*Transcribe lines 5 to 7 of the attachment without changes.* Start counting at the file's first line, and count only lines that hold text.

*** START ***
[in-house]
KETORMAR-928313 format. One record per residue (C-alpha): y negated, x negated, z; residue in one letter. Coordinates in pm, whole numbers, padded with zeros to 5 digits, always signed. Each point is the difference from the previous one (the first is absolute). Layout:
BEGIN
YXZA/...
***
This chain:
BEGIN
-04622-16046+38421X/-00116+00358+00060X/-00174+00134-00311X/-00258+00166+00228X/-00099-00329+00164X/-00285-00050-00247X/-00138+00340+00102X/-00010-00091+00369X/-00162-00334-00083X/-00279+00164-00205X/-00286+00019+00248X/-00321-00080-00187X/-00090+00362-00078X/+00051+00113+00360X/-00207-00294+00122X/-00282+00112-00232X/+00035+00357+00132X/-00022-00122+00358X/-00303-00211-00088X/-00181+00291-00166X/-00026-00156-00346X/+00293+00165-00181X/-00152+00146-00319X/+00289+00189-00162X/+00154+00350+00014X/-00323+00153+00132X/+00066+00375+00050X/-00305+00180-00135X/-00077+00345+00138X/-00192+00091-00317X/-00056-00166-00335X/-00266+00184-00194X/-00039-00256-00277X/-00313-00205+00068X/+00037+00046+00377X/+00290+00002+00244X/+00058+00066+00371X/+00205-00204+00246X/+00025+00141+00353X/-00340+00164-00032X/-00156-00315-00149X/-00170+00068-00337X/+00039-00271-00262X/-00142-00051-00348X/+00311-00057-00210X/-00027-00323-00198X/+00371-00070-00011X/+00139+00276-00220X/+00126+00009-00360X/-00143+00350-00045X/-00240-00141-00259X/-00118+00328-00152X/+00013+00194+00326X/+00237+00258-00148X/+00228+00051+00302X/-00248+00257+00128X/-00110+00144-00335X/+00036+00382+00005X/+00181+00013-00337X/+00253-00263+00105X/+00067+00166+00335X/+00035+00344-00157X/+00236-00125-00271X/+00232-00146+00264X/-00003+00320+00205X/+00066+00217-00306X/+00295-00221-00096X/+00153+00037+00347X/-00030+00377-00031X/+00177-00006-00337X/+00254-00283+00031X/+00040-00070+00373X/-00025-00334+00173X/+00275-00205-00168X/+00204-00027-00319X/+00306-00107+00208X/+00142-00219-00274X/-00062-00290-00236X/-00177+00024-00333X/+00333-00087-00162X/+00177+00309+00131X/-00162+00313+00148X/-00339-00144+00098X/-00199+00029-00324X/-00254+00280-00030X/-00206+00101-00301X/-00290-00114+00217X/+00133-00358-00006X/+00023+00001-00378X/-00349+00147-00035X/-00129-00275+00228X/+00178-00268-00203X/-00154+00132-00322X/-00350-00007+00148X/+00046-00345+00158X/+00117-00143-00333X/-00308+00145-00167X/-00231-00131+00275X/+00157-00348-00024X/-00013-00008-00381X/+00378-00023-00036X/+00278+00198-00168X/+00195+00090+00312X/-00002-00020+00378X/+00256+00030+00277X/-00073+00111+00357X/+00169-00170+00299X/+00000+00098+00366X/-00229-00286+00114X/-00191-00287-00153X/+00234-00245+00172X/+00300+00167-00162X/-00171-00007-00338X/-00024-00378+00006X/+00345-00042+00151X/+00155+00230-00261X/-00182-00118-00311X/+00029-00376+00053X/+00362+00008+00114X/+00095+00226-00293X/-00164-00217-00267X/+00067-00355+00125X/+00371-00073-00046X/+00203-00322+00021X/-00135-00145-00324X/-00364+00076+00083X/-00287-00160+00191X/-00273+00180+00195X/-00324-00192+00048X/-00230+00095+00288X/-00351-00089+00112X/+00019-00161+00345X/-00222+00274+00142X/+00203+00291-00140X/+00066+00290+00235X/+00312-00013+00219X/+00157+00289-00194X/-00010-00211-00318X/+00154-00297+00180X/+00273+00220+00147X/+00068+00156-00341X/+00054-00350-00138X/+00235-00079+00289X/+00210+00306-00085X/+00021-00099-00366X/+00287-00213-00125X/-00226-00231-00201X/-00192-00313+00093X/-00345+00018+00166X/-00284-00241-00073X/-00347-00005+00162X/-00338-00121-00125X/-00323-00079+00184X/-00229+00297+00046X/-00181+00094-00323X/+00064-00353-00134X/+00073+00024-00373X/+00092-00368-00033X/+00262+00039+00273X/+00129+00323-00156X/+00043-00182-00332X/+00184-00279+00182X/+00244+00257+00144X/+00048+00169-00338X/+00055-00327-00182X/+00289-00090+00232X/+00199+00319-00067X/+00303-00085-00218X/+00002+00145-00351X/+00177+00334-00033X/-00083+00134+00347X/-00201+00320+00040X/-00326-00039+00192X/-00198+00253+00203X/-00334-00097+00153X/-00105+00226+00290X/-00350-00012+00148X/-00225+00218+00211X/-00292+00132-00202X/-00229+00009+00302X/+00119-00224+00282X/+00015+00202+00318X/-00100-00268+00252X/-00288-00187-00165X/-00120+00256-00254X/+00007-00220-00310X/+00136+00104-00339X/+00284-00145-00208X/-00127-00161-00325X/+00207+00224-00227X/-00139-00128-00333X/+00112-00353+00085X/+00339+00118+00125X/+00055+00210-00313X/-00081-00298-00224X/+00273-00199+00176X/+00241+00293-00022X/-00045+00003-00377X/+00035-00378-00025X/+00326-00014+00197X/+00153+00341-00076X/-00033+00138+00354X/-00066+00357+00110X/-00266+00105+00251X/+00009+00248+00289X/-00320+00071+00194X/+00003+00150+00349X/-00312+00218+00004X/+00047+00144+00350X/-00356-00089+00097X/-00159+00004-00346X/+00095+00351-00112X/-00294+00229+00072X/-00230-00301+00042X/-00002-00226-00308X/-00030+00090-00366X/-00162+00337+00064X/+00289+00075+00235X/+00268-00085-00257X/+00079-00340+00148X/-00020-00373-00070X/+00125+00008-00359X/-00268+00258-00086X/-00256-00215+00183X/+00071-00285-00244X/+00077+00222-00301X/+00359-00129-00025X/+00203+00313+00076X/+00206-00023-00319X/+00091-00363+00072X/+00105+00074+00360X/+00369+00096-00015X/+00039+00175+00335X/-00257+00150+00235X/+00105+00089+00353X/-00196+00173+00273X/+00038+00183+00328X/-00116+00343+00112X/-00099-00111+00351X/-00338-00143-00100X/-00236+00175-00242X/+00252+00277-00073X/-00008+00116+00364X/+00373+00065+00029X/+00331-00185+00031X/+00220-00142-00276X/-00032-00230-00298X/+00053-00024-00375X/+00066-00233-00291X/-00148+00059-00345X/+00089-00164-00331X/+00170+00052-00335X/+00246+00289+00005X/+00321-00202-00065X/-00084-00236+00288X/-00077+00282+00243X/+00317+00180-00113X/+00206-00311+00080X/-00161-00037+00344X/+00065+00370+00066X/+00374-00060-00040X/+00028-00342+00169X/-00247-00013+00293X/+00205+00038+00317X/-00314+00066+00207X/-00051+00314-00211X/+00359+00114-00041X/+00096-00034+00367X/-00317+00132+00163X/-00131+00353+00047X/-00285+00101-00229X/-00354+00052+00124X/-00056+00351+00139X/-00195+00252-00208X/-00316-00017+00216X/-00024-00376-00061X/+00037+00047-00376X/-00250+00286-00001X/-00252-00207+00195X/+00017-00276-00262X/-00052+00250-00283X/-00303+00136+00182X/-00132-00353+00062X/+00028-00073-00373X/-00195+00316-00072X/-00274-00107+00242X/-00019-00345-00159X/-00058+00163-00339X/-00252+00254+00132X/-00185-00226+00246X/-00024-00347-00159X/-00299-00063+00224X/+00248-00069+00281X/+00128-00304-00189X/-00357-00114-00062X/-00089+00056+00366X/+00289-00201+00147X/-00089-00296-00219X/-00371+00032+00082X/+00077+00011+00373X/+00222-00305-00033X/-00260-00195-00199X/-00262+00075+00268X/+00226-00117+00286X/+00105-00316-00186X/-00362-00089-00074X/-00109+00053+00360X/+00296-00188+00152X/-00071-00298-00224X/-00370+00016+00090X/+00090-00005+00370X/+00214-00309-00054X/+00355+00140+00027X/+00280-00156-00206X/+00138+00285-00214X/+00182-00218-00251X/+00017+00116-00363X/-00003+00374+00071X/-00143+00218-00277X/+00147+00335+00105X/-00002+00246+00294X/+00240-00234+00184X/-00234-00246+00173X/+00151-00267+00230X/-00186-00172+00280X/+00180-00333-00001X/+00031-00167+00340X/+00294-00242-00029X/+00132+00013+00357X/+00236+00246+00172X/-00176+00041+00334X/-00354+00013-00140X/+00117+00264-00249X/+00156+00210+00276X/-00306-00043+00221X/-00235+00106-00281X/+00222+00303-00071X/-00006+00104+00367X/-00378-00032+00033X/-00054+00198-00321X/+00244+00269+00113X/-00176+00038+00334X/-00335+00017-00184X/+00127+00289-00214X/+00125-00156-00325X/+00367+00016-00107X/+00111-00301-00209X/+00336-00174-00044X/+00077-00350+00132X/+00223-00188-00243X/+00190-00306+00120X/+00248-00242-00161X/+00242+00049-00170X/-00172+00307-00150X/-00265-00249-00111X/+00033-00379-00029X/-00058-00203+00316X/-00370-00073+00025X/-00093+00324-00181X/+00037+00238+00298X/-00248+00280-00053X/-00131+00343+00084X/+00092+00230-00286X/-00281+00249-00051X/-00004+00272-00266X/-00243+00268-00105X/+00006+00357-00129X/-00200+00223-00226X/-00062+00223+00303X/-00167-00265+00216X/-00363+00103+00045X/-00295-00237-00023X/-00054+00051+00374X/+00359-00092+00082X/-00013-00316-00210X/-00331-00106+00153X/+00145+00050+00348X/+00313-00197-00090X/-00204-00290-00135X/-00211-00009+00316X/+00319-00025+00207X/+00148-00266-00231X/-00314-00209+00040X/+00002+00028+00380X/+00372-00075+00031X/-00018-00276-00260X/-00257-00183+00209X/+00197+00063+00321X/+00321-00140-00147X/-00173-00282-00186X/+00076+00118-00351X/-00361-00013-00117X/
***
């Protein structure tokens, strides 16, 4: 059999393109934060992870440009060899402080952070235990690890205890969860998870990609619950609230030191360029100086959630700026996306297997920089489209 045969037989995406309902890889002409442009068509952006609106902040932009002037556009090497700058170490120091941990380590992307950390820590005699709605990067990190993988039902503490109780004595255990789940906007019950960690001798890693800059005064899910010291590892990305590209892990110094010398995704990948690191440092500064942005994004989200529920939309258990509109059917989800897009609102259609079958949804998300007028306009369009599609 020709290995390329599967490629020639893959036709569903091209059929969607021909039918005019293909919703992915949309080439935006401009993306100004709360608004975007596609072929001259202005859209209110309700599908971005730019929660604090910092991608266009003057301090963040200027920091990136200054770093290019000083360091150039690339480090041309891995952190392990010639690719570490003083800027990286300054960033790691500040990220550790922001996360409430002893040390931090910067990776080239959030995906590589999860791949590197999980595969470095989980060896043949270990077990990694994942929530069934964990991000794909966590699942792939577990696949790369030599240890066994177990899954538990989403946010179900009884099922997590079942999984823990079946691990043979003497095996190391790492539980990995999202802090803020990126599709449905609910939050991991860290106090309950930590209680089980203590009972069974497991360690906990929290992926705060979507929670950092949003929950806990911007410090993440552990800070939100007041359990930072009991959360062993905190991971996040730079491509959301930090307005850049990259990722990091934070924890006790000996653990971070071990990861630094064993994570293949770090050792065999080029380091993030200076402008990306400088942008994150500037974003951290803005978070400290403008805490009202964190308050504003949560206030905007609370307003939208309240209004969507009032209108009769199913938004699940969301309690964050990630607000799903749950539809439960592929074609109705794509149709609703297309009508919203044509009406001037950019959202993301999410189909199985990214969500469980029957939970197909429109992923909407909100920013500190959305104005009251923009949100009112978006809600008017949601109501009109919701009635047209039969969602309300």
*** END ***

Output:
***
This chain:
BEGIN